UITs are quite similar to mutual funds: you buy units that you sell back at some point in the future. But a UIT, unlike a mutual fund, has a smaller diversified portfolio and does not actively trade it. A typical UIT fund can buy, say, 10 different types of stock and keep them quietly until the end of its life.
Another feature of UITs is that they have a termination date, clearly defined when they get established. They also issue only a specific, fixed number of units: this make UITs a sort of closed-end funds described below.
Hedge funds are the "underground side" of funds. They are not regulated by any agency (like the SEC of the United States) and that prevent them from being marketed in the world. Also they can't take money from public investors: you have to be an accredited investor (aka sophisticated investor), namely a person with lots of money, a bank or any other large corporation. There are no public agencies who watch your back, so you must know what you are doing.
The core idea of an hedge fund is to gain high potential returns in a short period of time, with any tool available. The term "hedge" comes from a set of trading techniques where the fund manager tries to minimize any possible risk: this is an active style of management which implies greater fees for you to pay. Also, the company behind a hedge fund usually takes a percentage of the profits that comes from it.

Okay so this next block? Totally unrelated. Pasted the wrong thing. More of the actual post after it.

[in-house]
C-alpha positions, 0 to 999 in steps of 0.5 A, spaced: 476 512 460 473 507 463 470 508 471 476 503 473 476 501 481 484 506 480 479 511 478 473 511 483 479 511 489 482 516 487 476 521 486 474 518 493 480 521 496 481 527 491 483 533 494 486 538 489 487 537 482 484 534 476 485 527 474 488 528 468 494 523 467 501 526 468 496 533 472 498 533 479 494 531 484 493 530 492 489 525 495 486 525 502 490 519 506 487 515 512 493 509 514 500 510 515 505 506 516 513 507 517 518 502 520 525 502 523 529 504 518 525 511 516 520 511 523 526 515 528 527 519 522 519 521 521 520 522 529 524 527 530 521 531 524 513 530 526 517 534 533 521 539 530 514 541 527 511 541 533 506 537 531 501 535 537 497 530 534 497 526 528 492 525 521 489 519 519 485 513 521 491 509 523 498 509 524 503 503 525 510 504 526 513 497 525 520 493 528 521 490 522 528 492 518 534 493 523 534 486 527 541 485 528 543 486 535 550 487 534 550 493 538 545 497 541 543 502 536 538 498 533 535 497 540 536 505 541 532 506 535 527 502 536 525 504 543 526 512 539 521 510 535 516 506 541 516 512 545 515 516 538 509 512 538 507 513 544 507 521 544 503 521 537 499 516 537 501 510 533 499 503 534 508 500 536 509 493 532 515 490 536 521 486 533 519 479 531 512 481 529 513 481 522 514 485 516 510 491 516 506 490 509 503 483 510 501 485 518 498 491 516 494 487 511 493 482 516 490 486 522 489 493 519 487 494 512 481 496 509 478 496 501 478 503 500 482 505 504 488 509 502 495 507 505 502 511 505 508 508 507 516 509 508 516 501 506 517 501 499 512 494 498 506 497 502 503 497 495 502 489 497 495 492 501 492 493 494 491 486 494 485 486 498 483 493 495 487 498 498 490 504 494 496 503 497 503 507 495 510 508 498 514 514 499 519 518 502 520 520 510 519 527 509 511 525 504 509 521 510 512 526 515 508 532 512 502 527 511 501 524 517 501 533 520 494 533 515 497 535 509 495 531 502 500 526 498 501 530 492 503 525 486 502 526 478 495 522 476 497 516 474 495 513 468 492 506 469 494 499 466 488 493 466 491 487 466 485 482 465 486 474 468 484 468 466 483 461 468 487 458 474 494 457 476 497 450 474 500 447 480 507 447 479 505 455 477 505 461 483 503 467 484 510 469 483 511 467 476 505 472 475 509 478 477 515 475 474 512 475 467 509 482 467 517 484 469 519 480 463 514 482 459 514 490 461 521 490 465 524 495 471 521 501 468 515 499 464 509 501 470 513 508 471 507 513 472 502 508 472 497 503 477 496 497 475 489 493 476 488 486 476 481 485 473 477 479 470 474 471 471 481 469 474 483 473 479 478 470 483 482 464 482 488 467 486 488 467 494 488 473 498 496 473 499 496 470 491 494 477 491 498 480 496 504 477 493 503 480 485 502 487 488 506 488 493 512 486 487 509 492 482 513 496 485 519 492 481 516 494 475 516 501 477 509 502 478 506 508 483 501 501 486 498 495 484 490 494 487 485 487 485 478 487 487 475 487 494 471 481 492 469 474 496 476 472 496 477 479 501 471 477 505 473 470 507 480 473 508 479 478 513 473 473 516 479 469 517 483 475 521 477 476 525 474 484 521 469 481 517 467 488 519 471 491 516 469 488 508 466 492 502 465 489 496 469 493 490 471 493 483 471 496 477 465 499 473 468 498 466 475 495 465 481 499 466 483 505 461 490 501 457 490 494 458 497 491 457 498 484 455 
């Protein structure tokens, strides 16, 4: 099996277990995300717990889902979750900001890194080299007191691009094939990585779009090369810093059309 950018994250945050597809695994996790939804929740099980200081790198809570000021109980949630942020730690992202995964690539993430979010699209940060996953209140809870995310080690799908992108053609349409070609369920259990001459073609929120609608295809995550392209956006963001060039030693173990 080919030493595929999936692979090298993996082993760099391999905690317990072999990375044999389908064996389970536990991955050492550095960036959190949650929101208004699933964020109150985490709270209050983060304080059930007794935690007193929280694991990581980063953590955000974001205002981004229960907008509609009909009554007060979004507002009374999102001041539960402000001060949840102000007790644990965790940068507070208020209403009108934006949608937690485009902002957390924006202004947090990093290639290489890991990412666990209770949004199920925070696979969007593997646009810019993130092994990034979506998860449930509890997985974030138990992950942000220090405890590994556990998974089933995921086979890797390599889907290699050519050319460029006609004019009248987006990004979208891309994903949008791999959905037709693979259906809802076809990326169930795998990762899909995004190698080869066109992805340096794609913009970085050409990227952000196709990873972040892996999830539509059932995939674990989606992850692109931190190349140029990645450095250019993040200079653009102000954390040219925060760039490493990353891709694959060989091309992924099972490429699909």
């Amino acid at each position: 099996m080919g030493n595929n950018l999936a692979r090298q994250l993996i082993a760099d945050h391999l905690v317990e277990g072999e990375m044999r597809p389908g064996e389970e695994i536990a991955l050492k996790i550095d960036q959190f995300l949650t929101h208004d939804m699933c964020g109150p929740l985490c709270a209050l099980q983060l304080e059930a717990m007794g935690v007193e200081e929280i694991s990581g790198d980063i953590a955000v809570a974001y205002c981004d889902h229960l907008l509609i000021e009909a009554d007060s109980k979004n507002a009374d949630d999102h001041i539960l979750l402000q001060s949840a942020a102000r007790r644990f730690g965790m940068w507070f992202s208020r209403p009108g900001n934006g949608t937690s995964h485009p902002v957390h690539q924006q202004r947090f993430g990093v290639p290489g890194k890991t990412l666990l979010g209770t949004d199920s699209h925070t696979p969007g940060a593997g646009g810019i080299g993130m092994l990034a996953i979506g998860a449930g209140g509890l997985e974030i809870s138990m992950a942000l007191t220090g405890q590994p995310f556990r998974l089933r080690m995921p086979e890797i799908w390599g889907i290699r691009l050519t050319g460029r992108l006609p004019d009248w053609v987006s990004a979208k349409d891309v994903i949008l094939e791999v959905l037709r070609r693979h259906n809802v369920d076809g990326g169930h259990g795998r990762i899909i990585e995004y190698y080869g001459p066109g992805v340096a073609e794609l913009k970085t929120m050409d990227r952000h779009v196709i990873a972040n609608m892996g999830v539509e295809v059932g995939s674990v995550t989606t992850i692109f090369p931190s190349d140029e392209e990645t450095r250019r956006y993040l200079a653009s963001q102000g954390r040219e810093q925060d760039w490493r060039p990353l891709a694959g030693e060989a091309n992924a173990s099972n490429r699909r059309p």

Like hedge funds, private equity funds are designed for accredited investors. A private equity fund invests directly in companies and other businesses: fund managers buy out a company and use that company's earnings to pay themselves back. They usually look to improve those companies with management changes or any other kind of optimization. For such purposes, fund managers often work together with a group of corporate experts. Obviously all those strategies require the private equity funds to be focused on the long-term gains and impose investors to stay in game for a minimum period of time — up to ten years in some cases!
Another way of classifying investment funds could be by their internal mechanisms, namely how the fund managers deal with the pool of securities. Therefore two types of funds emerge: open-end and closed-end funds.
The term open-end means that there are no restrictions in how many fund units you can buy. If the demand grows, the fund managers will issue more units by increasing its pool of securities, i.e. buying more stocks or bonds or commodities or anything else. Mutual funds are a typical example of open-end funds. In other countries outside the United States you may find the term SICAV: société d'investissement à capital variable, which translates to investment company with variable capital.
Unlike the open-end funds, a closed-end fund does not always offer its units. In other words, there are some restrictions in how may units you can buy. The fund manager builds the closed-end fund with a fixed number of securities and issues a fixed number of fund units at one time, during an initial public offering. The units are fixed because the number of underlying securities are fixed too! If you really want to buy some units, you have to trade them with another owner, because the fund manager won't buy more securities. The same mechanism applies also when you want to sell back your units: there must be someone who wants to buy them. Another non-US term for closed-end funds is SICAF: société d'investissement à capital fixe or investment company with fixed capital.